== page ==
· During the occasional inflation spirals, raise taxes to dampen consumption spending and decrease government spending to slow job growth. Run surpluses to pay off older debts and then get ready for the next recession.
· Create stabilizers to dampen the effects of the next crisis. Protect the elderly with social security programs and slow the panic of the unemployed with compensation. Give subsidies to key industries to keep technology developing and keep jobs plentiful.
How will Keynesian Economics show up on the AP?
· Any use of the phrase Fiscal Policies will connect to Congressional/Keynesian decisions.
· A segmented Short Run Aggregate Supply line (as found in older editions of texts still used in many states: horizontal range = Keynesian range)
· The assumption that fiscal policies used to fight recessions will always create deficits
· The concept of “crowding out” as a consequence of expansionary fiscal policies
· Changes in the Money Demand line on the Money Market Graph
Monetary Policy Basics
(Central Bank Policies, Federal Reserve Policies, Fine Tuning)
· Competitive markets can flourish but need goals of stable growth and low inflation rates.
· Keynesians policies fail to work quickly enough to help with tax cuts and job programs. By the time the “stimulus” plan is debated and passed by any legislative body, the recession that caused the policy debate has probably ended on its own.
· Keynesian policies really collapse during times of inflation because legislative bodies won’t raise taxes and cut government job programs. The tax increases get leaders removed from office and the job programs are usually entrenched in fiercely protective bureaucracies and lobby groups.
· Stagflation creates a crisis that no elected government can easily solve. Fight the excessive unemployment and increase the inflation even more. Fight the inflation and increase the excessive unemployment even more.
· Inflation is always more damaging to any economy than unemployment. Unemployment hurts the jobless; inflation hurts everyone in the society.
What is the Role of Government in Monetary Policies?
· A non-political agency can regulate banks, the money supply, and interest rates. It will be especially effective when painful and unpopular decisions need to be made and will make them in a timely manner. This can be the central banking system.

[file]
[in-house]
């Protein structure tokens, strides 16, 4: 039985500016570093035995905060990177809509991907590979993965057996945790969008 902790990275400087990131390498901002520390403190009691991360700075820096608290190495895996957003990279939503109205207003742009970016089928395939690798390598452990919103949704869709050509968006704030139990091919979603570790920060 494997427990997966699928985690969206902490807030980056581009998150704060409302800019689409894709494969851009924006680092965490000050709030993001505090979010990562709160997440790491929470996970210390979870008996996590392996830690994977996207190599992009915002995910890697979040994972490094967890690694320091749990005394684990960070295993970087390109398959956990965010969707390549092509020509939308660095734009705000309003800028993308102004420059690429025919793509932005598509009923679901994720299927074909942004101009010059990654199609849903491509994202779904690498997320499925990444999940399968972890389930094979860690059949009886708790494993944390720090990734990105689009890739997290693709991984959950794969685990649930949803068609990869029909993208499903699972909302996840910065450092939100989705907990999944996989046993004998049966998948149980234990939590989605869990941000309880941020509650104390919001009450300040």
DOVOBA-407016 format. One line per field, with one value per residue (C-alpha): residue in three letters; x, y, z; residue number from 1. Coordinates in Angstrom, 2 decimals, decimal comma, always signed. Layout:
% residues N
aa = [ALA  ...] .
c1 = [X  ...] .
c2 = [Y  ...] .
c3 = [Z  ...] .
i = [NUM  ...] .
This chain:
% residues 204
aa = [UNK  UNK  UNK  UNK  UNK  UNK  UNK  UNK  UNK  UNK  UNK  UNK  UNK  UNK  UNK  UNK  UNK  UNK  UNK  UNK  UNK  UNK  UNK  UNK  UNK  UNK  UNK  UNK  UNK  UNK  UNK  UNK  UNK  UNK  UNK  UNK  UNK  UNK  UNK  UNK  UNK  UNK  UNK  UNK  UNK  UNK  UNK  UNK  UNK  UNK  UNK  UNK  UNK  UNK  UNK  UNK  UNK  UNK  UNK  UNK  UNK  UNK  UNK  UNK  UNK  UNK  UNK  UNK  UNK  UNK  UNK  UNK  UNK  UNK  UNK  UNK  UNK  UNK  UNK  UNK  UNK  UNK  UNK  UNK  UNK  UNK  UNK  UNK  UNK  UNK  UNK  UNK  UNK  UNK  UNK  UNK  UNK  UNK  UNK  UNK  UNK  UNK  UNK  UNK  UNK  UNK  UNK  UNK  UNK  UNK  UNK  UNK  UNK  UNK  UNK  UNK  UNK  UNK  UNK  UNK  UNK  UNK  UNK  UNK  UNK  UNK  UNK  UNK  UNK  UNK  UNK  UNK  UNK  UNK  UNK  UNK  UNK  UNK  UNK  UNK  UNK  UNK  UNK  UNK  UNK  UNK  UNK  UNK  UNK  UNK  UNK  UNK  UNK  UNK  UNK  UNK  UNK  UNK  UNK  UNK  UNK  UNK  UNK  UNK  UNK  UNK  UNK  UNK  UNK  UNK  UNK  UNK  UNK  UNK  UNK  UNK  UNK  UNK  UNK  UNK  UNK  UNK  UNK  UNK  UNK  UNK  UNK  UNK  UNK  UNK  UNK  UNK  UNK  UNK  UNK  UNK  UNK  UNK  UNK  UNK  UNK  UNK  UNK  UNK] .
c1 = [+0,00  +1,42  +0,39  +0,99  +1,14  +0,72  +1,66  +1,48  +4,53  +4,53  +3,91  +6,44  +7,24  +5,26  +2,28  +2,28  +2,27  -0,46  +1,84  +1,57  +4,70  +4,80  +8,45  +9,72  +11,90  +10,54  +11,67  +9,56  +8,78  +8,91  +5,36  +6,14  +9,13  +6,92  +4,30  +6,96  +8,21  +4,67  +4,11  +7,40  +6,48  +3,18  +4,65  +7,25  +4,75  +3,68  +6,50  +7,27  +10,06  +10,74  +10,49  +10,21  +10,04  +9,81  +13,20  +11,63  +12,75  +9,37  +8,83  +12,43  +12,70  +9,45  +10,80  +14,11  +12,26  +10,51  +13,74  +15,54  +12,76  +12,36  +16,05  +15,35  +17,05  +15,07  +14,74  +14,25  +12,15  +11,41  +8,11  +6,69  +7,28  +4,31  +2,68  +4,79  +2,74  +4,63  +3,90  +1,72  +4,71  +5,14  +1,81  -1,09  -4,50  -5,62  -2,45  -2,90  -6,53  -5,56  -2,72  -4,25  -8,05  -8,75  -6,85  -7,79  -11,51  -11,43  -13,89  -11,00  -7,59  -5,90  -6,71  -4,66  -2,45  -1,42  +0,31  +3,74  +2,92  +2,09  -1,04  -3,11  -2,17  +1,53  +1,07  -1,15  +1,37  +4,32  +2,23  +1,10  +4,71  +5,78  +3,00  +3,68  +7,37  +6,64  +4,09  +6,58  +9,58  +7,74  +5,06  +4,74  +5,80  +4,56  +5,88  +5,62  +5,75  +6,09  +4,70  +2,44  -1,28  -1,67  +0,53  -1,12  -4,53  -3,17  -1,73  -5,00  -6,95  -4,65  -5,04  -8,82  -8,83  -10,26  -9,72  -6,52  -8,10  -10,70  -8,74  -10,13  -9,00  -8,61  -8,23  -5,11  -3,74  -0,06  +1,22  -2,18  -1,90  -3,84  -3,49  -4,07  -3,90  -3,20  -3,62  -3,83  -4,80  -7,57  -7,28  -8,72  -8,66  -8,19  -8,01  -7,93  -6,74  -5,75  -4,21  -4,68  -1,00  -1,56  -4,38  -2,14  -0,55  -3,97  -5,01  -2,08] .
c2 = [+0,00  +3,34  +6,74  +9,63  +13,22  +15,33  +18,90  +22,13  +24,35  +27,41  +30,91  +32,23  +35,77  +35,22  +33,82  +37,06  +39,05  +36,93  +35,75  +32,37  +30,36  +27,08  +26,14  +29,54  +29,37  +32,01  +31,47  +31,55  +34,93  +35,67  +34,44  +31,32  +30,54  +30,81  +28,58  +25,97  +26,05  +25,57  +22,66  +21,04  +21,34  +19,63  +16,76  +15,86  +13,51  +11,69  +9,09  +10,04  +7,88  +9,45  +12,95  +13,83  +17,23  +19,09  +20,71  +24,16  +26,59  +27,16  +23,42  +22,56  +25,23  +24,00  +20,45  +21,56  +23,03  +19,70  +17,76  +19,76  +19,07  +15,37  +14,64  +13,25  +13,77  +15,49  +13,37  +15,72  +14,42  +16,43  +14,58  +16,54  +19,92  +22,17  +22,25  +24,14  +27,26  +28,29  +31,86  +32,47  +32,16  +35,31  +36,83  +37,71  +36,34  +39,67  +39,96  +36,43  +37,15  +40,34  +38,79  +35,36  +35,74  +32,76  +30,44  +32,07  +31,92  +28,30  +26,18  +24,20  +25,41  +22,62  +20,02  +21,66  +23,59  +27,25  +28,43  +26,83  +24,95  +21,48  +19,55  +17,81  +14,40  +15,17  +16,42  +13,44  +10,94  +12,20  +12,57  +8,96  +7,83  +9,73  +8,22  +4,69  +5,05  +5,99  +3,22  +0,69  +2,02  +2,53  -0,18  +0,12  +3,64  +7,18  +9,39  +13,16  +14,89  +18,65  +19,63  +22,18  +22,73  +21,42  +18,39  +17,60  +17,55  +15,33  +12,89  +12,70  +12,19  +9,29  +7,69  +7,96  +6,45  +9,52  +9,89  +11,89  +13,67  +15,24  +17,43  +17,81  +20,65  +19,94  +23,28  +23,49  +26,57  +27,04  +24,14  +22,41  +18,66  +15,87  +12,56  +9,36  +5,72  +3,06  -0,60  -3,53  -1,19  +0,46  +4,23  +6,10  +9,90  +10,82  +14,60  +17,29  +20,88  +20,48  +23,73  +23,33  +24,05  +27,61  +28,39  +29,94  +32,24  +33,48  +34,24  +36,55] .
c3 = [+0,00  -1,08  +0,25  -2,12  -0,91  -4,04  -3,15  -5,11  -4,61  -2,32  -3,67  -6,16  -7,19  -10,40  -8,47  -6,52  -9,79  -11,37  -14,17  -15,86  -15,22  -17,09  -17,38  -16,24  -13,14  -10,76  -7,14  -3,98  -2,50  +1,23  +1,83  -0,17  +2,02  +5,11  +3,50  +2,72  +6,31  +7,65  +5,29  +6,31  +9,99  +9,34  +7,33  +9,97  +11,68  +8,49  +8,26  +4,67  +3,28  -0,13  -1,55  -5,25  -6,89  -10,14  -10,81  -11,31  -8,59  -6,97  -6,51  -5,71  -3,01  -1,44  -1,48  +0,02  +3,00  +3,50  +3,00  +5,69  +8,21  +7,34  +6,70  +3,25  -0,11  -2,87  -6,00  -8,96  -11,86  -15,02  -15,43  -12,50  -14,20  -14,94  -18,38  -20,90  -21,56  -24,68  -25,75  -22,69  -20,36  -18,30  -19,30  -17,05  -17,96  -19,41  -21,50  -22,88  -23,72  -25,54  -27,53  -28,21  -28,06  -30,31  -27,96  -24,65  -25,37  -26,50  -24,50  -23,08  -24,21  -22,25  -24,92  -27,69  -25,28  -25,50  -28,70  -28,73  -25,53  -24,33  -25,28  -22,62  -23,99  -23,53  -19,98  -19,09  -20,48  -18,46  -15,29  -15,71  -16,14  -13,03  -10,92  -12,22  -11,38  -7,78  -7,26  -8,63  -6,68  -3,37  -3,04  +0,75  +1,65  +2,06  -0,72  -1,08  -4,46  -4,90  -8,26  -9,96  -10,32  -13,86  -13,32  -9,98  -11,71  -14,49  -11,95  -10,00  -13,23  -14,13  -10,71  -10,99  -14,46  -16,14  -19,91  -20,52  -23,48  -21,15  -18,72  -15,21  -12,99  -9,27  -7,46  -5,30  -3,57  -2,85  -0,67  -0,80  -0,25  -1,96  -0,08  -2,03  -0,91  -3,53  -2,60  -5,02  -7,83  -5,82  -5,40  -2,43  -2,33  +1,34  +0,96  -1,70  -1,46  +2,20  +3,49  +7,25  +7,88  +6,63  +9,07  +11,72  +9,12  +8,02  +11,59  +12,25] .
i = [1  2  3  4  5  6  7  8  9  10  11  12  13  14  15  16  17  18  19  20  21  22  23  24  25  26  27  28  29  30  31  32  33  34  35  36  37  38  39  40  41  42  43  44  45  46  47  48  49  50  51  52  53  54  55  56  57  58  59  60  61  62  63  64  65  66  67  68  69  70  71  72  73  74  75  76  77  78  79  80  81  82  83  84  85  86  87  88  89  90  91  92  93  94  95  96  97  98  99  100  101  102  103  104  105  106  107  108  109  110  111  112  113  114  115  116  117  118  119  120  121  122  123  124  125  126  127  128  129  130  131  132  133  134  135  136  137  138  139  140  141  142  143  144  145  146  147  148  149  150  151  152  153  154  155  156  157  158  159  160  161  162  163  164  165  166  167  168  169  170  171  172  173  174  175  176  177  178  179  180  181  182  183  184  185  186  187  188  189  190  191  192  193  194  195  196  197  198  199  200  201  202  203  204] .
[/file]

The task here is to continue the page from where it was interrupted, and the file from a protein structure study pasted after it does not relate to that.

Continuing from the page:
· During recessions, impact the overall investment demand through tools that increase the incentive to borrow. This will be lower interest rates.
· During inflation, impact the overall investment demand through tools that decrease the incentive to borrow. This will be higher interest rates.
· During stagflation, when public officials don’t know what to do or are unwilling to do much, curtail the inflation first. Get the economy back to normal investment levels and then unemployment problems will be lessened.
· Build central bank rules and tools that keep the overall growth rate steady and manageable. Keep banks from taking on too much risk and pushing the “correct” amounts of loanable funds into the economy.
How will Monetary Policies show up on the AP?
· Any mention of central bank policies
· Any mention of “open market operations” which will always connect to bond markets
· The changes in the Supply of Money line on the Money Market graph
· The general use of the Investment Demand graph and the Loanable Fund Market Graph
- · The use of domestic interest rates as the key to “borrowing money” for private gross investment (Ig). The use of international interest rates as an incentive for investment in a country’s markets.
Watch the below video on Money and complete the Money Sheet
Money Supply - M1, M2, and M3
There are several definitions of the supply of money. M1 is narrowest and most commonly used. It includes all currency (notes and coins) in circulation, all checkable deposits held at banks (bank money), and all traveler's checks. A somewhat broader measure of the supply of money is M2, which includes all of M1 plus savings and time deposits held at banks. An even broader measure of the money supply is M3, which includes all of M2 plus large denomination, long‐term time deposits—for example, certificates of deposit (CDs) in amounts over $100,000. Most discussions of the money supply, however, are in terms of the M1 definition of the money supply.